The international insertion of Brazil during President Lula’s two terms and, to a lesser extent, President Dilma Rousseff’s first term was marked by the diversification of its international relations without compromising its relationship with traditional partners such as the Americans, the Europeans and the Japanese. However, unlike the period under review, the current scenario of strong deterioration of the national economy and severe restraint of public expenditures, both at the federal and state levels, poses challenges to the country’s capacity to establish complementarity criteria in its relations with China.
While the major powers experienced the effects of the severe economic crisis of 2008, the first decade of the 2000s was marked by the leading role of emerging countries in the international scenario. Within the context of a sharp rise in the prices of their main exportable commodities, the emerging countries sought, with reasonable success, to implement policies capable of generating a certain domestic economic dynamism. In this scenario, Brazil, Russia and China stand out. The economic growth of these nations, along with that of South Africa and India, has projected them internationally granting them a certain power of articulation of their interests in international forums like the BRICS itself — Brazil, Russia, India, China, South Africa —, the financial G20, the commercial G20, the World Trade Organization (WTO), in addition to the various agencies within the United Nations (UN), such as the United Nations Conference on Trade and Development (UNCTAD) and the Food and Agriculture Organization of the United Nations (FAO).
In this process, besides being nuclear powers, China and Russia give a strategic weight to the emerging countries as a whole while defending their respective agendas in the UN Security Council, in which they have a permanent seat and veto power, elevating them to the category of players of the global geopolitics. However, in the economic field, China stands out from other countries, developed and developing ones, by the strength that results in impressive trade surpluses, levels of economic growth, international reserves and investment volumes worldwide.
Brazil resumed diplomatic relations with the People’s Republic of China (PRC) in 1974. Since then, the Asian country has increased its share up to the point of becoming the main destination of Brazil’s exports. In 1985, these exports reached US$817.5 million. Ten years later, this value reached US$1.2 billion, and the export agenda was composed mainly of manufactured and semi-manufactured products. From then on, the basic products have been consolidating themselves as the main items in the Brazilian export agenda to China. In 2005, the value of exports reached the sum of US$6.8 billion. Since 2009, China has been the main trading partner of Brazil, taking over the position that used to belong to the United States. That year, the Chinese imported US$21 billion. In 2013, this figure jumped to US$46 billion, as shown in Graph 1. Since then, China alone has been the main destination of Brazil’s exports, competing with the European Union, Latin America and the Caribbean.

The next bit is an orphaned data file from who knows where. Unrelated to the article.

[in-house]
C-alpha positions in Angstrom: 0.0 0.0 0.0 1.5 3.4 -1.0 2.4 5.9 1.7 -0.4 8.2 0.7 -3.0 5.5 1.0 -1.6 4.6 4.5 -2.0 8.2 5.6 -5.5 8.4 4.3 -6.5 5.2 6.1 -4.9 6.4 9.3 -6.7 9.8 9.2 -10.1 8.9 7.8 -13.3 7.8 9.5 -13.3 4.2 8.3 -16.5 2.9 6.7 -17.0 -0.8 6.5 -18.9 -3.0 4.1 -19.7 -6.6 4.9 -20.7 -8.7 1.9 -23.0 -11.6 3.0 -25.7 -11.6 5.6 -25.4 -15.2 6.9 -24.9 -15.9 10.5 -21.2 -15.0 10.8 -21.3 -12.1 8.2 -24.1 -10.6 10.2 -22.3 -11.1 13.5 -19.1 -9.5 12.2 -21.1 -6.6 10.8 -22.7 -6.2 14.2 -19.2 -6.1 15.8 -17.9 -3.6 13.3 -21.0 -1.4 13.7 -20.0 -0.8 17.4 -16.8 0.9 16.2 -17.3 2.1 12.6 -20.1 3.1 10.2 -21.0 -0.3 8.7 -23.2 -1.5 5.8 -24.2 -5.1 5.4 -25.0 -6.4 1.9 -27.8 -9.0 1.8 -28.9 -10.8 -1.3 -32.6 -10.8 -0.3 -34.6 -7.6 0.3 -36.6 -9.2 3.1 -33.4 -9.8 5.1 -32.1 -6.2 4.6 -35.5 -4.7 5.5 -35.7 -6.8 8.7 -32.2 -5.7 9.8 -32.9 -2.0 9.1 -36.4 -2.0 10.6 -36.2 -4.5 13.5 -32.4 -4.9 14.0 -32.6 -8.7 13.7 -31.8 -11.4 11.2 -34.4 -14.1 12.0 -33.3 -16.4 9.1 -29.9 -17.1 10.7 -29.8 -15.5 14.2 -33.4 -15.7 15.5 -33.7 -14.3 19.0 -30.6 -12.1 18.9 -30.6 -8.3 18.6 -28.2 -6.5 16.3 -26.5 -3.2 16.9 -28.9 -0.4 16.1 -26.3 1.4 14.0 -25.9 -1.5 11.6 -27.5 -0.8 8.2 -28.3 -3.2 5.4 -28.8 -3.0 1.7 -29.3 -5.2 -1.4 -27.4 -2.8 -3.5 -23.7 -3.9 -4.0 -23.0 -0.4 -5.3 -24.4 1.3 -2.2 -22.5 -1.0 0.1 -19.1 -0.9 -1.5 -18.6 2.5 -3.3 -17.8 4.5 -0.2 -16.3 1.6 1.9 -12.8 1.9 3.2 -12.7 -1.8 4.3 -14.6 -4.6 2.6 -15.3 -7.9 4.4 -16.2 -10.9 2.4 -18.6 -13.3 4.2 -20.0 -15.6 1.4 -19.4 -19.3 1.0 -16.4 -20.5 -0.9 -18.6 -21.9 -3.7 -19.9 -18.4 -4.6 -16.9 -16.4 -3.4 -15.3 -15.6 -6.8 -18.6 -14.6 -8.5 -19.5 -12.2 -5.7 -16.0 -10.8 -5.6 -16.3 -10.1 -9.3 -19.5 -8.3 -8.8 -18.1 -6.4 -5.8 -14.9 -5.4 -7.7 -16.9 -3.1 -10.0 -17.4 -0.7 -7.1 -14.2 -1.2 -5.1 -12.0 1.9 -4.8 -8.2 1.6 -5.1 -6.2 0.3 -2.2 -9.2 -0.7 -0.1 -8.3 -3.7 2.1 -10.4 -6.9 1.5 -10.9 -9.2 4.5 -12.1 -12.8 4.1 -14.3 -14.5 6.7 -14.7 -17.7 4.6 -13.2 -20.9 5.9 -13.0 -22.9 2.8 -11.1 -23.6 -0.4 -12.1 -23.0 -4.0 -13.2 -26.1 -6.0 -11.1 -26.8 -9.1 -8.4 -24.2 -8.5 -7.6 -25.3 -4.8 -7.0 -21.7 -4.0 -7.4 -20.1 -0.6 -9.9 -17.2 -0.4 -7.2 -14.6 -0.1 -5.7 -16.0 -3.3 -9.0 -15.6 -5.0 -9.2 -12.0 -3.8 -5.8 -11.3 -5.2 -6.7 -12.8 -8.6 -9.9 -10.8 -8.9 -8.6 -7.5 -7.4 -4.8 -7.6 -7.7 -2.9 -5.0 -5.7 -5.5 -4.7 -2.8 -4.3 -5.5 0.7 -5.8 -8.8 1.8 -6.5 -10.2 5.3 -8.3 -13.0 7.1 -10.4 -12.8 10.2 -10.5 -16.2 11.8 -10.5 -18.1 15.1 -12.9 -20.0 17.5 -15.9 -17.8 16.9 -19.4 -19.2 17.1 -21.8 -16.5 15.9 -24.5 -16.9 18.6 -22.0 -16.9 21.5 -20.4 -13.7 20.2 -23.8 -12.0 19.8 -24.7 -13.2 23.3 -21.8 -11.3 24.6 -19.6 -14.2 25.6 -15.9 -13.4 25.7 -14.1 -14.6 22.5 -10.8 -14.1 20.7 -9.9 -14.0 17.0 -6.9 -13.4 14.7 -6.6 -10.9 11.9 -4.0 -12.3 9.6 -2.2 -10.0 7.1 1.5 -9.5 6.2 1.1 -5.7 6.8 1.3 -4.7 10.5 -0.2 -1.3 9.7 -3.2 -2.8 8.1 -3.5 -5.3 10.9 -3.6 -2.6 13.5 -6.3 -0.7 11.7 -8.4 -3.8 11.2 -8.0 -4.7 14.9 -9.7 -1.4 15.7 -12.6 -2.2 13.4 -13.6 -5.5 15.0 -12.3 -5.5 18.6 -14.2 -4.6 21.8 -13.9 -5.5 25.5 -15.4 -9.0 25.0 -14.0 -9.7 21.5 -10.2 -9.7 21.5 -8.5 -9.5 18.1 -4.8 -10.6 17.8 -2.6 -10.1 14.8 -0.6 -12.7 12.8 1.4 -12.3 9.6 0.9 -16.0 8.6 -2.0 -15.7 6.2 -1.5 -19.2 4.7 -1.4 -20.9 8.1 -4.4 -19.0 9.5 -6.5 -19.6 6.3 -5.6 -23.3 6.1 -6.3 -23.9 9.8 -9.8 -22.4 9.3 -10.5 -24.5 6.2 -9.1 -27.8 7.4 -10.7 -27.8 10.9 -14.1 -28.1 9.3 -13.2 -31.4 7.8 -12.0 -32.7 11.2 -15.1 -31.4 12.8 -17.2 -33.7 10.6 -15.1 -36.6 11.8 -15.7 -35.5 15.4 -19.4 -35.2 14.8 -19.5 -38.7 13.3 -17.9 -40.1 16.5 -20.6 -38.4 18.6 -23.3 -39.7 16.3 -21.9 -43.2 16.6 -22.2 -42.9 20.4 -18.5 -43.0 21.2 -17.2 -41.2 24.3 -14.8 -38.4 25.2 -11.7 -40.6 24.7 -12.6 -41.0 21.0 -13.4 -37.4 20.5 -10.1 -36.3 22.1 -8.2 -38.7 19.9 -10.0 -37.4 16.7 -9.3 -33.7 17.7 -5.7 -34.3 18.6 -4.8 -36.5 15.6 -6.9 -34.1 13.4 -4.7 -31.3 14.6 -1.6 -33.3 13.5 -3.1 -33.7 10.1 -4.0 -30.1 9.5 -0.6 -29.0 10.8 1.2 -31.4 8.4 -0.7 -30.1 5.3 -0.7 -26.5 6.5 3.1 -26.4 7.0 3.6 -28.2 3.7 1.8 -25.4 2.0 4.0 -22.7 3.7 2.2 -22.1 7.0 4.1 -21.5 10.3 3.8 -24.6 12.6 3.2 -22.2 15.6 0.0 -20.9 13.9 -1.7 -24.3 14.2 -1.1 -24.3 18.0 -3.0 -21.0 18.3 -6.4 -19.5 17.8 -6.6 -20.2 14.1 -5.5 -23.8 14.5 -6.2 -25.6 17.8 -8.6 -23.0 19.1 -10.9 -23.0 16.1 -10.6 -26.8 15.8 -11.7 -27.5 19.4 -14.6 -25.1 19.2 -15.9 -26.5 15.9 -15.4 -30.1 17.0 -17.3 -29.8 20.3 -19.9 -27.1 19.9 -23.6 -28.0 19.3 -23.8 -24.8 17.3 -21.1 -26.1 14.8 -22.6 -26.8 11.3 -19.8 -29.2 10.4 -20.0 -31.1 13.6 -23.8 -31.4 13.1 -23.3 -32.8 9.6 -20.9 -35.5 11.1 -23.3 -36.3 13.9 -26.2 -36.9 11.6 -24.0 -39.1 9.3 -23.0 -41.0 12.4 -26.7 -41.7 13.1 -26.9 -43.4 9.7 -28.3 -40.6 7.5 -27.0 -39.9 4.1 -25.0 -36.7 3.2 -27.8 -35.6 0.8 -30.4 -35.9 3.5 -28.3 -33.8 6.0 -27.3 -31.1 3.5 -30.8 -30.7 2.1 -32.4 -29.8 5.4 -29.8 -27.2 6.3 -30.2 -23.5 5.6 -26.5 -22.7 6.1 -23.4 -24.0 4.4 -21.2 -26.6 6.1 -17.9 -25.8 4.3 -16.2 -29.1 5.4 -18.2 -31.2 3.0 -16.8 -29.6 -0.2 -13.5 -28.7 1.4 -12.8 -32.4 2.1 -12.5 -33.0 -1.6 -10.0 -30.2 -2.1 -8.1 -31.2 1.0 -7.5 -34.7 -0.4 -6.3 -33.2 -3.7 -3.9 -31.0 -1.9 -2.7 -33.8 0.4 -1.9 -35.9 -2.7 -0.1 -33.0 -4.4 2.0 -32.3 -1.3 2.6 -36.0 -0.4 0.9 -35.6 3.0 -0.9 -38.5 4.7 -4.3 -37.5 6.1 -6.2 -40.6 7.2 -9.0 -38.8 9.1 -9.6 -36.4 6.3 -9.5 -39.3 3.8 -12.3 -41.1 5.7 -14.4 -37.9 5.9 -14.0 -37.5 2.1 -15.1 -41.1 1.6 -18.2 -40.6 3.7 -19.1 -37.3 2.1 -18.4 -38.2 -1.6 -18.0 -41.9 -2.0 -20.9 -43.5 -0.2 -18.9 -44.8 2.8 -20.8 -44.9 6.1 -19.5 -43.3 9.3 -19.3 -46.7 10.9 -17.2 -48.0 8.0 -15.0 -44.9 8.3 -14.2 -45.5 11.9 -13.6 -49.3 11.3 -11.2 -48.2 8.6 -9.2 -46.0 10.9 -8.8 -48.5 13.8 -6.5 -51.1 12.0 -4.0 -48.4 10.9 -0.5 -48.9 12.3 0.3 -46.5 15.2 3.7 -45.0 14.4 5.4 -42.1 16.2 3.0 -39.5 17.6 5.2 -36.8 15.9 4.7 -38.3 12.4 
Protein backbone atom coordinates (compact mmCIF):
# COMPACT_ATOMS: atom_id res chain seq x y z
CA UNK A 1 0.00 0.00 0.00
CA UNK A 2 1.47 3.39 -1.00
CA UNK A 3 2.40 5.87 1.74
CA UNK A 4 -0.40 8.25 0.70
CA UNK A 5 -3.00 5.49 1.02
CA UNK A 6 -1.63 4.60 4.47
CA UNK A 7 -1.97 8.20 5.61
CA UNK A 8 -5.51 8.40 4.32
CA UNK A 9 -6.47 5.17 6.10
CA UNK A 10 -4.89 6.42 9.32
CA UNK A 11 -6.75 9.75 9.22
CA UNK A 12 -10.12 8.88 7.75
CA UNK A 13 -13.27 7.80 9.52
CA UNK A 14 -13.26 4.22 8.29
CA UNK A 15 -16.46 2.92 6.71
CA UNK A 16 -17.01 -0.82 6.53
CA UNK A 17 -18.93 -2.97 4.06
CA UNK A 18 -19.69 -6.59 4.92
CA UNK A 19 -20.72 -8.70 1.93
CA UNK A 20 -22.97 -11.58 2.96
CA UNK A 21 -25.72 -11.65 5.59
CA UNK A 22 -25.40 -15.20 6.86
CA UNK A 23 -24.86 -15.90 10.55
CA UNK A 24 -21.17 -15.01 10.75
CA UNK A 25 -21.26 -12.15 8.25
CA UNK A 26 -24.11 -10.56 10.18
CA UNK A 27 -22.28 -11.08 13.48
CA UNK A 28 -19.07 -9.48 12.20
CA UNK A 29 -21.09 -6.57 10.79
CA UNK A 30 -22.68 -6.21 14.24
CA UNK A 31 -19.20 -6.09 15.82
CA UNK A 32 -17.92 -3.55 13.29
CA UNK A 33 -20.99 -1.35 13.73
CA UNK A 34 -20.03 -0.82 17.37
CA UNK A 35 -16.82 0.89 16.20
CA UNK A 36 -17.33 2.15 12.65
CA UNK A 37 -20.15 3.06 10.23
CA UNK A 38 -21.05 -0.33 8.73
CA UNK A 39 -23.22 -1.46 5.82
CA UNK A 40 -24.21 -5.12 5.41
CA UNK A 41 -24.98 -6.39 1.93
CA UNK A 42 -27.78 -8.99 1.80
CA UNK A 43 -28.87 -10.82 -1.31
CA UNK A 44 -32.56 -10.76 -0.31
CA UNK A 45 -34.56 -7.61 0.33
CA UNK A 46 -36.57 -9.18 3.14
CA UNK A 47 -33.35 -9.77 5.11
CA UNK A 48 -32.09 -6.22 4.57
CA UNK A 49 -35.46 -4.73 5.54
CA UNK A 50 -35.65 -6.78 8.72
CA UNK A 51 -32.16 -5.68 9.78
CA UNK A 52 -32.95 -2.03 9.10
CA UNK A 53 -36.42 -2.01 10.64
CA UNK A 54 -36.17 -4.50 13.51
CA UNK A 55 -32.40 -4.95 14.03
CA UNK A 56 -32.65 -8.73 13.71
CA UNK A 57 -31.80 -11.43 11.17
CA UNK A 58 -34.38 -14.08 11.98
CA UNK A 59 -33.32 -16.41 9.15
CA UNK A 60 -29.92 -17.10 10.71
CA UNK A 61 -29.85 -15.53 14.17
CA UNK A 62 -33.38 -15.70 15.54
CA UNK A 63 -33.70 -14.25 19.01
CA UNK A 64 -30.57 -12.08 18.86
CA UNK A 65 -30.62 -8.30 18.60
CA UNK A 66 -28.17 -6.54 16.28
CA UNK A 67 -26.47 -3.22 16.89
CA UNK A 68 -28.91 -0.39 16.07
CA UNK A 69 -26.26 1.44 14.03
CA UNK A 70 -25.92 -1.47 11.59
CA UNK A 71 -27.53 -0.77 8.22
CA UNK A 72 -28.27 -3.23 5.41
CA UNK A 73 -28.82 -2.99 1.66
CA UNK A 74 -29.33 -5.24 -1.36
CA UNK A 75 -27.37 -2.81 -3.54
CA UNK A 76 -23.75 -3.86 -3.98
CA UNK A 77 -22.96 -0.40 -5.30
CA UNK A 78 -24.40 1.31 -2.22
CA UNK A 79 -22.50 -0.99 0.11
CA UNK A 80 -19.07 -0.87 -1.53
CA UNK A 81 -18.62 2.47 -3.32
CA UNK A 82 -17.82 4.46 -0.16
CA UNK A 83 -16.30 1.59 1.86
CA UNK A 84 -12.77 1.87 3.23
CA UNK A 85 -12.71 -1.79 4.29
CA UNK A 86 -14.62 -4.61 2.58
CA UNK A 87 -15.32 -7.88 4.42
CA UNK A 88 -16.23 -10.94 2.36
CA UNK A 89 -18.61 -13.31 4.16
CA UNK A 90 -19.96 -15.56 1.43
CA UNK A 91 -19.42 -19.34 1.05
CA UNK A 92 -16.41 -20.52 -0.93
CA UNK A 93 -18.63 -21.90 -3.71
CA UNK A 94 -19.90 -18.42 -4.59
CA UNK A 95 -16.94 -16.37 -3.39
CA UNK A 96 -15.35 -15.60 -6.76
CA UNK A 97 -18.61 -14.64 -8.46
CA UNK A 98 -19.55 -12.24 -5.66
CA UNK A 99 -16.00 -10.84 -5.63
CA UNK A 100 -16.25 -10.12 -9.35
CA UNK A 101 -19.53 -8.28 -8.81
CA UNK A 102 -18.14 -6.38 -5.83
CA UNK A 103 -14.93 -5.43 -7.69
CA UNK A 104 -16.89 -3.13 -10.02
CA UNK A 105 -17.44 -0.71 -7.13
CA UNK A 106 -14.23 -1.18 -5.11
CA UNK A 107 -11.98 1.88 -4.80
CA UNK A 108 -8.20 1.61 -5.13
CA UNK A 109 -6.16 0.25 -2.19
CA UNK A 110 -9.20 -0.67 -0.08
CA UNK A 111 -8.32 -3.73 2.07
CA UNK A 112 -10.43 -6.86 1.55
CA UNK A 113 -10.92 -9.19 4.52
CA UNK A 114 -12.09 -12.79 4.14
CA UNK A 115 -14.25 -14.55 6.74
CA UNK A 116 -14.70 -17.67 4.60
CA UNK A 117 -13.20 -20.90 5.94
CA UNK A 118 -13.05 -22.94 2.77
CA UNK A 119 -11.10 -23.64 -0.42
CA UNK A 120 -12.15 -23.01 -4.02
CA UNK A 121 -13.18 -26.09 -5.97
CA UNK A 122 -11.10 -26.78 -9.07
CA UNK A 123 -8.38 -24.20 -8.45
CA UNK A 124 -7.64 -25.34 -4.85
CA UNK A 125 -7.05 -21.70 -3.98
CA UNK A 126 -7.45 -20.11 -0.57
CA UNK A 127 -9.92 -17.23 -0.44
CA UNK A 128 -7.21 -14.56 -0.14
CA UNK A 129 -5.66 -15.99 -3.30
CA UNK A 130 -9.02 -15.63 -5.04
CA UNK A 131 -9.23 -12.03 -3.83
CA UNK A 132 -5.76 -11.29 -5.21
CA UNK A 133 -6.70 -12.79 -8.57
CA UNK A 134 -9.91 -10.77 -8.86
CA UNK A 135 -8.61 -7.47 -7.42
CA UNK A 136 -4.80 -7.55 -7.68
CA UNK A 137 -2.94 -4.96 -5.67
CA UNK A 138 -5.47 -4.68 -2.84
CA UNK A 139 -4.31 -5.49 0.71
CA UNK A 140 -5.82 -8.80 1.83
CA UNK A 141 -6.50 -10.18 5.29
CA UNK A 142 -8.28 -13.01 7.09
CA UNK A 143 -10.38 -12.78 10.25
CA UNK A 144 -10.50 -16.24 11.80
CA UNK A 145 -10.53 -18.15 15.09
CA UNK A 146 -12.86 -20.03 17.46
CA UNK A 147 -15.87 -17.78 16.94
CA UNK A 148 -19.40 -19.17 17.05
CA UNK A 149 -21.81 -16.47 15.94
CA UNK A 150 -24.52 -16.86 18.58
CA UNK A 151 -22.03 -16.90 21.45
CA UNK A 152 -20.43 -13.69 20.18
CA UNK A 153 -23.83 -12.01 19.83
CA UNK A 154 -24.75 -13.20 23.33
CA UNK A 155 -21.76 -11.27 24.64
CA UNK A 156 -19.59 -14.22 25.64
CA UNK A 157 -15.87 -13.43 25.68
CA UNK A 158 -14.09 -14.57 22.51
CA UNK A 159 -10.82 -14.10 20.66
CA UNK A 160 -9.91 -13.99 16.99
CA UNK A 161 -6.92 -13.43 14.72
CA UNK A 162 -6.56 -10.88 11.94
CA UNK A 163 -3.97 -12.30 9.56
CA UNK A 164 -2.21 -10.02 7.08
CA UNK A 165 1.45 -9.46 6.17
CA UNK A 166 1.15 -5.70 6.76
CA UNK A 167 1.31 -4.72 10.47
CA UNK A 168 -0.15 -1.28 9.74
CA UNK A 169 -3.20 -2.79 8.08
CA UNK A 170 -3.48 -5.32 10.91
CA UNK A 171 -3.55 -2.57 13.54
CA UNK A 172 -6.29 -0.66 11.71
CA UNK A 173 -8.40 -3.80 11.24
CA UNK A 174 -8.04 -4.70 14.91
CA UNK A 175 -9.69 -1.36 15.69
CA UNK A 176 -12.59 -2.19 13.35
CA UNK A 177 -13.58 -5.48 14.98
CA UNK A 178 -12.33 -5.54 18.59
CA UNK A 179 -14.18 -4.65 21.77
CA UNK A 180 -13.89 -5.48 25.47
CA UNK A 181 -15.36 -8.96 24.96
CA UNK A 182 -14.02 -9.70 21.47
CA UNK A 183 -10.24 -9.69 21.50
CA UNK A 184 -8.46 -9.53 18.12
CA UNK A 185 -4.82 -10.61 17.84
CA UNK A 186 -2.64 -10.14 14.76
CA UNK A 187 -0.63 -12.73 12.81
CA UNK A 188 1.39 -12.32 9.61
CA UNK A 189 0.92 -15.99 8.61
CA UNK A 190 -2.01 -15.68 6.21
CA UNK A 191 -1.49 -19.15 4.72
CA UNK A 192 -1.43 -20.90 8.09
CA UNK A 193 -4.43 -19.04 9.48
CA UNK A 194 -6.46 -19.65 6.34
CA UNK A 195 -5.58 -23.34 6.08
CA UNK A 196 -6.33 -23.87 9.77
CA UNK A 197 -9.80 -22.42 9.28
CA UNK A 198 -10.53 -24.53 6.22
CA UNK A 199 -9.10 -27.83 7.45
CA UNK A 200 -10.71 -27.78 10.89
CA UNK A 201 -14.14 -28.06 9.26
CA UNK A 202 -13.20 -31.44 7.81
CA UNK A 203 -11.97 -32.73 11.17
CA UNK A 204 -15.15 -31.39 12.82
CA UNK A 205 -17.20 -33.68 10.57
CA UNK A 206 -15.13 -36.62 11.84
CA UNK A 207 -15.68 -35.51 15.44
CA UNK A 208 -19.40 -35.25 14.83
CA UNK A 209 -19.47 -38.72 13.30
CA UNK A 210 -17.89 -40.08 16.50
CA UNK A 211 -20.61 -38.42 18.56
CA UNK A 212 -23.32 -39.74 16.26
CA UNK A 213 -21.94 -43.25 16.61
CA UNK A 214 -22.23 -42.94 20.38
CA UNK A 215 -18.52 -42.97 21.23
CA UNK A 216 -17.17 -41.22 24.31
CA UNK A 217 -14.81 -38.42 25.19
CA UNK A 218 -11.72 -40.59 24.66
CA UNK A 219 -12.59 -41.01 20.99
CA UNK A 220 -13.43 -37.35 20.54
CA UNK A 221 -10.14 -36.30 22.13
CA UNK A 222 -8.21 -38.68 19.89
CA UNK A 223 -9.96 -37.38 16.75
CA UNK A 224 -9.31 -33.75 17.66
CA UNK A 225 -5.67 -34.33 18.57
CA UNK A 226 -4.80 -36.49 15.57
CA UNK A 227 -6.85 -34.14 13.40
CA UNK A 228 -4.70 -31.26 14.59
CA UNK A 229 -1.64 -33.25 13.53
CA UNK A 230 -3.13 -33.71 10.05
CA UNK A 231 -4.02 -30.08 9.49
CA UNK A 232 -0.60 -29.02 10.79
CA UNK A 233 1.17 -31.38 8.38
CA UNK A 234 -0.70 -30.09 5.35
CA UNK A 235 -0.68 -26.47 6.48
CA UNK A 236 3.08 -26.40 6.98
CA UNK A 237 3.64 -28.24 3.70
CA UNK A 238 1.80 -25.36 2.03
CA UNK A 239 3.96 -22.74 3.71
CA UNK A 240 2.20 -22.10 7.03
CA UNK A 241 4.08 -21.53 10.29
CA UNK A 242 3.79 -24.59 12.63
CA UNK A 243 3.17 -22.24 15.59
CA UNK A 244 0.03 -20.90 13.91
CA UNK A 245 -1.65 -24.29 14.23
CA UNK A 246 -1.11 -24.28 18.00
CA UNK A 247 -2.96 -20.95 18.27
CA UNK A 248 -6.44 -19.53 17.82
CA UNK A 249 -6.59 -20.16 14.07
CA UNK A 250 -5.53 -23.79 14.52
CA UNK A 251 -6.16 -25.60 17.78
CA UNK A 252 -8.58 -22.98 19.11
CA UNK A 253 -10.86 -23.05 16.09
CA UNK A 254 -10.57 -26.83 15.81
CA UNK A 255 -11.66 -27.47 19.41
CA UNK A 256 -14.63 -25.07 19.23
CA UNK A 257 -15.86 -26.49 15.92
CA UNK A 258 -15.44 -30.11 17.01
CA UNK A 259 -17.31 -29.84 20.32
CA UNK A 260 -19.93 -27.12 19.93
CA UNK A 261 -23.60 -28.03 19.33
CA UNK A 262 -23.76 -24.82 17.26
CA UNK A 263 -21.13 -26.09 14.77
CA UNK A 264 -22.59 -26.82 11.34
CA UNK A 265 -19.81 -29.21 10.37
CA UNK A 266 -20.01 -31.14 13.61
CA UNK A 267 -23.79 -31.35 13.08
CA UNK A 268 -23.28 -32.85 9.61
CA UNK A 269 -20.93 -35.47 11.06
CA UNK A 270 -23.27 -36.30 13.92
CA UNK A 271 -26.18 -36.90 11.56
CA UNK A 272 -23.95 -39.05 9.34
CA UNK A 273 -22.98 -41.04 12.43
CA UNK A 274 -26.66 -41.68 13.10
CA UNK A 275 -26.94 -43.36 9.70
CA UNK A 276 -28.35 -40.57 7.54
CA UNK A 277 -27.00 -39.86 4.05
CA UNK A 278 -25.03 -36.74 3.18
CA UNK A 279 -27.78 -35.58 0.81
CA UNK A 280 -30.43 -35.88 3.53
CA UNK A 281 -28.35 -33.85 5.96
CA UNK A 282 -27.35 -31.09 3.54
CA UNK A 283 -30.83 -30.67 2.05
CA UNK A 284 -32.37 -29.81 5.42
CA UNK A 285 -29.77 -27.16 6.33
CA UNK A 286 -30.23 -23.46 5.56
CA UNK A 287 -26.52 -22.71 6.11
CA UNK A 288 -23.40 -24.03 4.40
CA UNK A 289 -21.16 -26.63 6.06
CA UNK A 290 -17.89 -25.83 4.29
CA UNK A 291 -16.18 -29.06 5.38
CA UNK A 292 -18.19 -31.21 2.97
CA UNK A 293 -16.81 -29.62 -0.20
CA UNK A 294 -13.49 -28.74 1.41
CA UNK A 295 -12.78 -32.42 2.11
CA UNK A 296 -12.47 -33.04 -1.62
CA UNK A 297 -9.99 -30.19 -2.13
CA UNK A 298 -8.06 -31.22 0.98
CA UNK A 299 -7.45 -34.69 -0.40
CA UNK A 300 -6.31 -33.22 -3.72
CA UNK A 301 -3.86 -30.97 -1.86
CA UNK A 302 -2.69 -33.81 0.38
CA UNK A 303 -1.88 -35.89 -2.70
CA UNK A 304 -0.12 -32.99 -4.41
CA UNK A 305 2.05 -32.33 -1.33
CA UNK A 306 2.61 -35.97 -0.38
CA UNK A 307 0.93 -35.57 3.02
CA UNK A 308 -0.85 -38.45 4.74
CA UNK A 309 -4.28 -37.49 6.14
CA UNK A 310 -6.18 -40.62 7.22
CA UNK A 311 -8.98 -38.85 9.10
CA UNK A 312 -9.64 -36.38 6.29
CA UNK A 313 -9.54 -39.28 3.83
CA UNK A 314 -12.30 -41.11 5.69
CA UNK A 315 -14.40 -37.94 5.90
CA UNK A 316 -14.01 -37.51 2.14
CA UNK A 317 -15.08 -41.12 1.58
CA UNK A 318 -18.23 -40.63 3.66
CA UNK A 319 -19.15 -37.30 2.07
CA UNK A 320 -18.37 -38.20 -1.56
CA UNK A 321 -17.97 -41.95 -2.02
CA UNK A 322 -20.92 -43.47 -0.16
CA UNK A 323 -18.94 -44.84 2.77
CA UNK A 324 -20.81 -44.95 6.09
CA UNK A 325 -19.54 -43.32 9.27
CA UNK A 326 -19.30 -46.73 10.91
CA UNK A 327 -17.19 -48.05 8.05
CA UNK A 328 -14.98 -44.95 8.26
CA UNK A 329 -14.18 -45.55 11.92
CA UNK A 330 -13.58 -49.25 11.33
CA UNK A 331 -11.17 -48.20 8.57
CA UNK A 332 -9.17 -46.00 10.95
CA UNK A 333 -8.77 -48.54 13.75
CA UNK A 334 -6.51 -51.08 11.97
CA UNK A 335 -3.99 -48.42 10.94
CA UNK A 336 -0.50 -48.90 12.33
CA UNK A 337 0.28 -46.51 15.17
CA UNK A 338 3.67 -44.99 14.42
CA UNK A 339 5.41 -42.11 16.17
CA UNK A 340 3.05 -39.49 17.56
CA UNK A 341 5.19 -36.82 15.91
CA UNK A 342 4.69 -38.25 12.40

Regarding direct investments, data from the Central Bank of Brazil show that, between 2010 and 2014, the distribution of direct investment stocks in Brazil (equity share) showed the accumulated average value of US$577.9 billion in the period. Out of this total, we have the following average percentage among the main investing countries: the United States (20%), Spain (12%), Belgium (8%), the United Kingdom (7%), France (6%), The Netherlands (5%), Japan (5%), Germany (4%), Italy (3%), Switzerland (3%) and China (2%).1 Although in this area Brazil depends on the decision-making agendas of the United States, Europe and Japan, the bilateral relations between Brazil and China, which have become closer within this recent dynamics of construction of national development projects, have consolidated the Asian partner as a pragmatic and strategic alternative to attract foreign resources for investments in Brazil.
The recent wave of Chinese investments in Brazil calls people’s attention. According to data from the American Enterprise Institute and the Heritage Foundation2, the Chinese invested US$51.7 billion in Brazil between 2005 and 2016. The investments involved the following sectors: real estate, energy, agriculture, chemicals, technology, metals, transport and finance. According to the data in Figure 1, the energy sector attracted the most investments. In this segment, Chinese companies invested a total of US$38.15 billion in the period. Next, there come metals (US$4.39 billion), finance (US$2.11 billion), agriculture (US$1.93 billion), transportation (US$1.81 billion), real estate (US$1.36 billion), chemicals (US$1.5 billion) and technology (US$450 million).
Graph 2 shows the contribution of Chinese investments in Brazil over the period 2005-16. Note that 2010 was the year in which the figures reached their highest values, US$13.89 billion. That year, the energy sector received most part of the investments, US$11.82 billion. In 2012, the reduction of these investments reached US$3.05 billion. From that point on, investments resumed the upward trend and reached US$12.1 billion in 2016. Again, the energy sector received the highest amount of investments, totaling US$10.3 billion.